Liz Jones’s Diary: In which I meet a man I actually like

You know how you can be so fed up living where you are, you go on Rightmove and see online a lovely cottage, perfect, with a gorgeous garden stuffed with roses and peonies? Then you view it, and outside the kitchen window is a burnt-out car, several tractors, and the only view one of hundreds of giant bales of hay wrapped in black plastic, and a pile of old tyres?

Well, that is not what happened on Date No 2, the blind date with the man from Cambridge I met on Twitter!

Abbey Lossing

I decided to wear my flared inky Paige jeans, heels and a white T-shirt. Nic came round just as I left for the country house hotel to give her verdict. ‘You look gorgeous!’ she said loyally. She then asked if she could use my loo. I couldn’t very well say no.

On the drive, she sent me a photo of my bathroom, with its loo paper folded to a perfect V, and my bed, freshly made with professionally ironed linen, and a Welsh blanket draped artfully on the end.

‘Hahahahahahaha,’ she typed. I’d been rumbled. It wasn’t that I intended to bring a man home after a first date, it was just that I was open to the possibility.

It was a beautiful spring day. I was led to my table on the terrace. The waitress brought over some water for the dogs. I was so nervous, I ordered a glass of champagne.

I saw him approaching: jeans, loafers, a polo shirt. Hair. Slightly greying at the temples. He looked about 50, but slim and fit. I couldn’t tell whether he fancied me or not. We ordered.

I brought out my best antidotes*. About how, in 2016, sent to interview Donald Trump in Scotland, I had taken along an outfit and shoes, in case the Mail wanted to photograph me. My ex volunteered to drive me, and on arrival I gave him the clothes carrier to look after while we walked to the press conference. He got bored holding my clothes, and just left them. Later, I found out the CIA had detonated them, thinking they were a bomb. ‘It was YSL!’ I wailed. ‘That was your one job!’

This new man told me he’s never been married but is on good terms with the mother of his son, who’s at uni. He’s a commercial estate agent. He seems very straightforward, with no sharp edges. He didn’t keep trying to touch my arm; as we all know I don’t like men trying to paw me. He wasn’t angry, or chippy or rude to the waitress. He didn’t try to show off.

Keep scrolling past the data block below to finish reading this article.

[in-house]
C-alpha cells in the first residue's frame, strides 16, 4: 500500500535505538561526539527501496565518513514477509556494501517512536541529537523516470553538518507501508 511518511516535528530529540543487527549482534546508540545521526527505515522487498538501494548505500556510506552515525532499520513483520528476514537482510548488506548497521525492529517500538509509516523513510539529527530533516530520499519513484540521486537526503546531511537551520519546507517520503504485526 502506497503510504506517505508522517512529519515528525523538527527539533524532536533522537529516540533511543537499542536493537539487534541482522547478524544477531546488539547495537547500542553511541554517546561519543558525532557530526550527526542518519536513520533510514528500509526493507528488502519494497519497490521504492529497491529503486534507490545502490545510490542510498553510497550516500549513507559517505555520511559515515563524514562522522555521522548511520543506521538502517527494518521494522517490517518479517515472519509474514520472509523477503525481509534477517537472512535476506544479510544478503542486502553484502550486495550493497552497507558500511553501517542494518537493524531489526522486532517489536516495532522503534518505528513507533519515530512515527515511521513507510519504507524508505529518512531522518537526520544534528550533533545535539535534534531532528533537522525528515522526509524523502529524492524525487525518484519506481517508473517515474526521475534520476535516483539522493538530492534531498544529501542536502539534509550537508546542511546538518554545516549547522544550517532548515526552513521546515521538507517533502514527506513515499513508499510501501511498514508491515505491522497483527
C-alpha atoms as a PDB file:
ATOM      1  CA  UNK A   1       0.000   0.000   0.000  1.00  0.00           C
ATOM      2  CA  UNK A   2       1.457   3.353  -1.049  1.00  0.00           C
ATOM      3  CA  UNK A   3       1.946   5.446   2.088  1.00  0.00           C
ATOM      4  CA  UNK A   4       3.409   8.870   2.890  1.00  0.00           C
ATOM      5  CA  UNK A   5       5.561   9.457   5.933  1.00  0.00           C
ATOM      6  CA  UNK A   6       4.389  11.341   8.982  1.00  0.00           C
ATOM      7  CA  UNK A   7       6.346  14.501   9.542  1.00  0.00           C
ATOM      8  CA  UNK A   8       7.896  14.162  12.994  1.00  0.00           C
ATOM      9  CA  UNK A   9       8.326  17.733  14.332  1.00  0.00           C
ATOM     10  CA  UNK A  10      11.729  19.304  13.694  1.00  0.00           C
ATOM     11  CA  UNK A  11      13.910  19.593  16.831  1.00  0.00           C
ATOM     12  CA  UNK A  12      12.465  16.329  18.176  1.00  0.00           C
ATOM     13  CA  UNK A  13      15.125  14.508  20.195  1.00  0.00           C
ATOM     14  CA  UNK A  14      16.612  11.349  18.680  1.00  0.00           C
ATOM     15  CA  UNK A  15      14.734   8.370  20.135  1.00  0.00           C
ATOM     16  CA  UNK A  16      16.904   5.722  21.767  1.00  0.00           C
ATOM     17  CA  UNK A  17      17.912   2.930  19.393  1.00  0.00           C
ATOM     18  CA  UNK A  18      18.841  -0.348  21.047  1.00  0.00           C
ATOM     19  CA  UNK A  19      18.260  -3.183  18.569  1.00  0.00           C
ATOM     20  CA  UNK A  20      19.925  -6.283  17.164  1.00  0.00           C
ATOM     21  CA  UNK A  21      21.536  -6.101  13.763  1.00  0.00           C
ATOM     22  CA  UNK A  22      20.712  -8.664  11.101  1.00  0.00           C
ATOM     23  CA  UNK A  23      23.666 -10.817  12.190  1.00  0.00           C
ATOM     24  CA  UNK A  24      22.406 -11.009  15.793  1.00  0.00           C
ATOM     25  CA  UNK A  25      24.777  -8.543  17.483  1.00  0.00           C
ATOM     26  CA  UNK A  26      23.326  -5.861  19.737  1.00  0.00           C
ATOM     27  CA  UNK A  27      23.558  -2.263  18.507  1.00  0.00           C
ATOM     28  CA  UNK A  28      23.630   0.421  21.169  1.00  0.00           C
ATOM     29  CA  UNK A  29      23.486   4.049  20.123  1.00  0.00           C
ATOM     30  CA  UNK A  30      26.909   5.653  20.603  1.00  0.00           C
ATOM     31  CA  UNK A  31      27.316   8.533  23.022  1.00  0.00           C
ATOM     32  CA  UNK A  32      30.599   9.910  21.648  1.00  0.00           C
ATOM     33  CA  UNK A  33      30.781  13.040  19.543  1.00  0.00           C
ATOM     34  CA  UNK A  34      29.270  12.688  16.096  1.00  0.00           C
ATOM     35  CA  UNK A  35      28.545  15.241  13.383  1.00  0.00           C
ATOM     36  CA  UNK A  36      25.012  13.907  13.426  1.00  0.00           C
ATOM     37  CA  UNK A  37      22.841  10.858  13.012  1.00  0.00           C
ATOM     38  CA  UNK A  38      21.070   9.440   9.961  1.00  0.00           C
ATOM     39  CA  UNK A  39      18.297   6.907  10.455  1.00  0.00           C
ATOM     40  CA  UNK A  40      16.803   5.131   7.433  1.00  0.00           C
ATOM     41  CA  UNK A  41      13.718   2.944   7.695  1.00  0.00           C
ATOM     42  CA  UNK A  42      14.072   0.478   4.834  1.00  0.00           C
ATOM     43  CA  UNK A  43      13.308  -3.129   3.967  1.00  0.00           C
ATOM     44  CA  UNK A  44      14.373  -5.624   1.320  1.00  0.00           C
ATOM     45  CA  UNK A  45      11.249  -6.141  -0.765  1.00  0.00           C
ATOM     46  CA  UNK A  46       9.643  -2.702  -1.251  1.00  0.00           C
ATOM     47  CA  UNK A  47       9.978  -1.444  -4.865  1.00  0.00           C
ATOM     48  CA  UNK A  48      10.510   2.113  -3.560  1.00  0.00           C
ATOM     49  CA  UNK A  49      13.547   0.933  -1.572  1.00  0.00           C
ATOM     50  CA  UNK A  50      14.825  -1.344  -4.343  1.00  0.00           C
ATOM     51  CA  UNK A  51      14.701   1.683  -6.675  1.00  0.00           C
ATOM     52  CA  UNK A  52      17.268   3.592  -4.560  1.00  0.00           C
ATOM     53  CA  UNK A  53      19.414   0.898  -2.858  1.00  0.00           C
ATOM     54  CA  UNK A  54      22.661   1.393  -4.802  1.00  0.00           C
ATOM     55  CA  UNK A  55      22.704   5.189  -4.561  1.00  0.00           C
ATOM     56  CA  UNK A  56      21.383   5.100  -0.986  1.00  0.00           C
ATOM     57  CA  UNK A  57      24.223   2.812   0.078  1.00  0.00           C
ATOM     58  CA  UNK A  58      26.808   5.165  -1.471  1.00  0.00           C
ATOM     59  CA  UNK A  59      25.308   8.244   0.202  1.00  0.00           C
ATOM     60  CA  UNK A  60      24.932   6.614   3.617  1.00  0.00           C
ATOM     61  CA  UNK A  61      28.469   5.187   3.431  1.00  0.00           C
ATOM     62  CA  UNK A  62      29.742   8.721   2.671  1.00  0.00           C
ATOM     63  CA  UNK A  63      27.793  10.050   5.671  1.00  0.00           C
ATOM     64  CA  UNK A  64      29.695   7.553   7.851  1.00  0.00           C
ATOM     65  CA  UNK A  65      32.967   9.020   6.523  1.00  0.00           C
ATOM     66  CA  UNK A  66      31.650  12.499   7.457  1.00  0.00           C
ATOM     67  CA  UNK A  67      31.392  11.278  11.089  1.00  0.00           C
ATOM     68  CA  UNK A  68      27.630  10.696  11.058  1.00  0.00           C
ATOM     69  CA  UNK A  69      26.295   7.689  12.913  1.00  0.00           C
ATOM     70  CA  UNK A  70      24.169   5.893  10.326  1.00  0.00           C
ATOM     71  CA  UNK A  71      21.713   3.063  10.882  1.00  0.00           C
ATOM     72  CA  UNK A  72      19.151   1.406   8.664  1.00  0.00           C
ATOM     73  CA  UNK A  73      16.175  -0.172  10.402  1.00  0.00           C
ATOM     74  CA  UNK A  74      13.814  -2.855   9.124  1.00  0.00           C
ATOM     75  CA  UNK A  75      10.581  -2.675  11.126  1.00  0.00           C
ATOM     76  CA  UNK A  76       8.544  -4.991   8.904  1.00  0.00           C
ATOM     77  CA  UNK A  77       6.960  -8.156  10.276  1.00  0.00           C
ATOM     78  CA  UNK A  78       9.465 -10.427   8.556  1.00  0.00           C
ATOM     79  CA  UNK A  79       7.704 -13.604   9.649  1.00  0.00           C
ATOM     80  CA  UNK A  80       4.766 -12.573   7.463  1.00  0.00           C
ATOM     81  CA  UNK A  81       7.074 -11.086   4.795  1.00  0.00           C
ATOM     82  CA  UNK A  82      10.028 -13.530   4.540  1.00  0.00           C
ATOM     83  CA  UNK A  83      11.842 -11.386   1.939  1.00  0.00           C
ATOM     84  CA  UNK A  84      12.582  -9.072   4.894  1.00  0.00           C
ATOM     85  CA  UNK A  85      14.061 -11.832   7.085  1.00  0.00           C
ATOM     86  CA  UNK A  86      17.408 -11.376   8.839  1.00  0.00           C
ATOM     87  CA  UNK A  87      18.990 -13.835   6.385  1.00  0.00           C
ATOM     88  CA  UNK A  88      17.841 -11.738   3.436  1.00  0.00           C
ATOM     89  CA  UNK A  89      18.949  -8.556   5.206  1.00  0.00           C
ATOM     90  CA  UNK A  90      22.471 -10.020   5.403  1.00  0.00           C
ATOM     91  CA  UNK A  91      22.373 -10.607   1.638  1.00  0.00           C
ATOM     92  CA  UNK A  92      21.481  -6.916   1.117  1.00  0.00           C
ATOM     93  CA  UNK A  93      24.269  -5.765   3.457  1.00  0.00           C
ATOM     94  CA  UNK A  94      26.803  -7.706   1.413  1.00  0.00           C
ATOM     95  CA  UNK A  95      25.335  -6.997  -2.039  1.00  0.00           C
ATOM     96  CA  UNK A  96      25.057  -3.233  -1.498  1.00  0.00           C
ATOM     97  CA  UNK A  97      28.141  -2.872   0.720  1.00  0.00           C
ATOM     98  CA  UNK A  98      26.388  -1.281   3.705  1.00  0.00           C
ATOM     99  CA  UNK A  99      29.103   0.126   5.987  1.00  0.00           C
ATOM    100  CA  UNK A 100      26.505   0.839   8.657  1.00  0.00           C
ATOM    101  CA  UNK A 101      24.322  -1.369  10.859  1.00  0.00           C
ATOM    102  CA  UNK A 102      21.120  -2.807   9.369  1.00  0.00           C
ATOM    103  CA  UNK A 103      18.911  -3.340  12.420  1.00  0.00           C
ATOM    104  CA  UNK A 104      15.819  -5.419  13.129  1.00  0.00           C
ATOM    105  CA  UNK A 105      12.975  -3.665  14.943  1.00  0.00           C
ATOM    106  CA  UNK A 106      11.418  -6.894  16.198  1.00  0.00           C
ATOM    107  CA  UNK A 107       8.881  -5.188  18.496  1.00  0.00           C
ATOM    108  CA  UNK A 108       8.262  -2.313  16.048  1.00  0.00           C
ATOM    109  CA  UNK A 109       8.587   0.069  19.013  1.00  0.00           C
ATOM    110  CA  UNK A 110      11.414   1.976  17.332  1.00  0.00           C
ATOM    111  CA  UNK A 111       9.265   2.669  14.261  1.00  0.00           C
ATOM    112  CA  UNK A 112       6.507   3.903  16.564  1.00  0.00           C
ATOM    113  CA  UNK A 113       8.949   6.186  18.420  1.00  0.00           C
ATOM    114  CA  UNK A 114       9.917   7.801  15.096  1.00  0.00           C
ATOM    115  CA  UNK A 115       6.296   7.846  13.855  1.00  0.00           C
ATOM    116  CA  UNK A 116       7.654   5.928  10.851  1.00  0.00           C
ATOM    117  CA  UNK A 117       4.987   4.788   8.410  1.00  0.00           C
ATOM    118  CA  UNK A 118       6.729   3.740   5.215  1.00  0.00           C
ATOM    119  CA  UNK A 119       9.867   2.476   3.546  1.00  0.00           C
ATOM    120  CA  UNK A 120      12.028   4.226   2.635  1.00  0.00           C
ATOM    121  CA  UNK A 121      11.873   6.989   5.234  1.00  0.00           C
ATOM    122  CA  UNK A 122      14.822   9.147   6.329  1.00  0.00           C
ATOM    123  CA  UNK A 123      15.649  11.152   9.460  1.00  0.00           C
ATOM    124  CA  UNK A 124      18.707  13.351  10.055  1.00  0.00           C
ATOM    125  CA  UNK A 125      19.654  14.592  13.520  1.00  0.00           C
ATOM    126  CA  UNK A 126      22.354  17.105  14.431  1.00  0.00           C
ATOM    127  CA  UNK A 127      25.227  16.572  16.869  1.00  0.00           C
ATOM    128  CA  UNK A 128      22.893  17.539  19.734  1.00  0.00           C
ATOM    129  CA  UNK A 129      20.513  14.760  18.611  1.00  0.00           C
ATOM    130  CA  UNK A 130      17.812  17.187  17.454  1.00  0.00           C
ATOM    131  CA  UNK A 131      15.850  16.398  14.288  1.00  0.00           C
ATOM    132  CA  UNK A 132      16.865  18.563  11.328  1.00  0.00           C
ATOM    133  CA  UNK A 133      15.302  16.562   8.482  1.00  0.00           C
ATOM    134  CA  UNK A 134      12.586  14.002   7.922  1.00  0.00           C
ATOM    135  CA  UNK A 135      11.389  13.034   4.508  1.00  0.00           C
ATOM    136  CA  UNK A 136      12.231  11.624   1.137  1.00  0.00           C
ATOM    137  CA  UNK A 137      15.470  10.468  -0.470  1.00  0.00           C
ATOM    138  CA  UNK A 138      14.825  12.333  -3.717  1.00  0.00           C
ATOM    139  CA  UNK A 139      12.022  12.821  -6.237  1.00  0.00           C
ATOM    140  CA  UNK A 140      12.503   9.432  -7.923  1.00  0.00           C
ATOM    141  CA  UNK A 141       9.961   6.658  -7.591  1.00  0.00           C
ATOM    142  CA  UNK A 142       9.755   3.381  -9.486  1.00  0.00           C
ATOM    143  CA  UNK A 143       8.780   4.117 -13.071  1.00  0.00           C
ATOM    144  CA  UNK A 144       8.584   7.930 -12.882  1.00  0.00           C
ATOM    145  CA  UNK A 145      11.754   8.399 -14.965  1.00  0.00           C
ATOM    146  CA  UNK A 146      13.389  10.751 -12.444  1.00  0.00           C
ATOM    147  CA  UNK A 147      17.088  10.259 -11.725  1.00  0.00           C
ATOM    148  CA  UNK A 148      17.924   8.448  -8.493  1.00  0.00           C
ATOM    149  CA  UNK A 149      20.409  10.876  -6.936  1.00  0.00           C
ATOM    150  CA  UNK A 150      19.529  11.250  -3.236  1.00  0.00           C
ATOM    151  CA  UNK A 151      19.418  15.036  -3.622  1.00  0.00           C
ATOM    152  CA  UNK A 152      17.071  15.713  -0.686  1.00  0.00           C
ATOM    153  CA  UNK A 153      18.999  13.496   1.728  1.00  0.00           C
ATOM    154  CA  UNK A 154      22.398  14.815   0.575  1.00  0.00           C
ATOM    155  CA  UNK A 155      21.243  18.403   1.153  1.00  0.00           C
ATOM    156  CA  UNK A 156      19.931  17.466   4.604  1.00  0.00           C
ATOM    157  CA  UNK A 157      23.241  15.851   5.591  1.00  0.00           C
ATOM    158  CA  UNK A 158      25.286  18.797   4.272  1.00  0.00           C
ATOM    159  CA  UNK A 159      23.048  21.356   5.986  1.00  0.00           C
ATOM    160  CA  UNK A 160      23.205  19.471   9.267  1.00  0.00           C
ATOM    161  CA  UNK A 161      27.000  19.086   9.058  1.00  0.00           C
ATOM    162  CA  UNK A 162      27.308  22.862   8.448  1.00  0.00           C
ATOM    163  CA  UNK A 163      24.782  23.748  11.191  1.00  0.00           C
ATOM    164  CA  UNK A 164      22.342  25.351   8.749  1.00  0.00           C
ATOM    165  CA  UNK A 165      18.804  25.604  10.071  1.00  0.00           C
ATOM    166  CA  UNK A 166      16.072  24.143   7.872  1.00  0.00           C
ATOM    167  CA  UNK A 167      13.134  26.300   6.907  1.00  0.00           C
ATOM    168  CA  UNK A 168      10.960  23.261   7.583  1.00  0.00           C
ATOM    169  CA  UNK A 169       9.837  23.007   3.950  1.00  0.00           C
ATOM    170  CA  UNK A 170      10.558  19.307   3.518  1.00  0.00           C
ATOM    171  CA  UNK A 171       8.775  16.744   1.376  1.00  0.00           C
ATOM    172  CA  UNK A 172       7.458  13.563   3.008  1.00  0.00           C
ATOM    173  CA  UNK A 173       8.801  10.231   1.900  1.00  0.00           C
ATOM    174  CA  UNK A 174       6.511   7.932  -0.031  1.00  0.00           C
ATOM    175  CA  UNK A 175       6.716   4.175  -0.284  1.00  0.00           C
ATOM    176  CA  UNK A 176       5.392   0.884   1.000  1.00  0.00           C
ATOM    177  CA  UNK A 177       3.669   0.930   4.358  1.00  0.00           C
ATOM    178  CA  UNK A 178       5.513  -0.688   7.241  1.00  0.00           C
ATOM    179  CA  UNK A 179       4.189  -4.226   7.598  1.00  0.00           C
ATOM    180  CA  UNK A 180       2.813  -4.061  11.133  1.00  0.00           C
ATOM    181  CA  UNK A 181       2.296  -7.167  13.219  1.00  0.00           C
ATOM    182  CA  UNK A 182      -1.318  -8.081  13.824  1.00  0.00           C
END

Two hours flew by. I can never eat when on a date: it’s like swimming. I think if I eat I will drown. He insisted on paying the bill, then walked me and the collies to my car. ‘Hang on,’ he said. And he ran off. I have that effect on men. Then he returned, clutching a squeaky toy for each dog.

‘I’m sorry you drove four hours to meet me for lunch,’ I said, starting the engine, thinking of my perfect, sex-ready cottage back home.

‘I really enjoyed it,’ he said. ‘I saw your face as I approached the table, and it was all sparkling. Why don’t you stop off in Cambridge next time you go down to London?’

With that, I drove off. I am now staring at my phone. No message, but then perhaps he’s still en route. It’s so awful, being judged in such a fundamental way. Just you, him, a table, napkins.

We had been getting on so well, texting. He doesn’t take anything too seriously. Now, though, I might never clap eyes on him again. I’ve decided, if he wants to meet for a second time, to say yes. But I’m worried I’m too old, too damaged, too difficult. He sent a nice text a couple of days ago. ‘All I want is a quiet life with a woman in jodhpurs.’

But now that he has met me, does he, though?

*Anecdotes. In the podcast, Nic is like Mrs Malaprop and always calls them this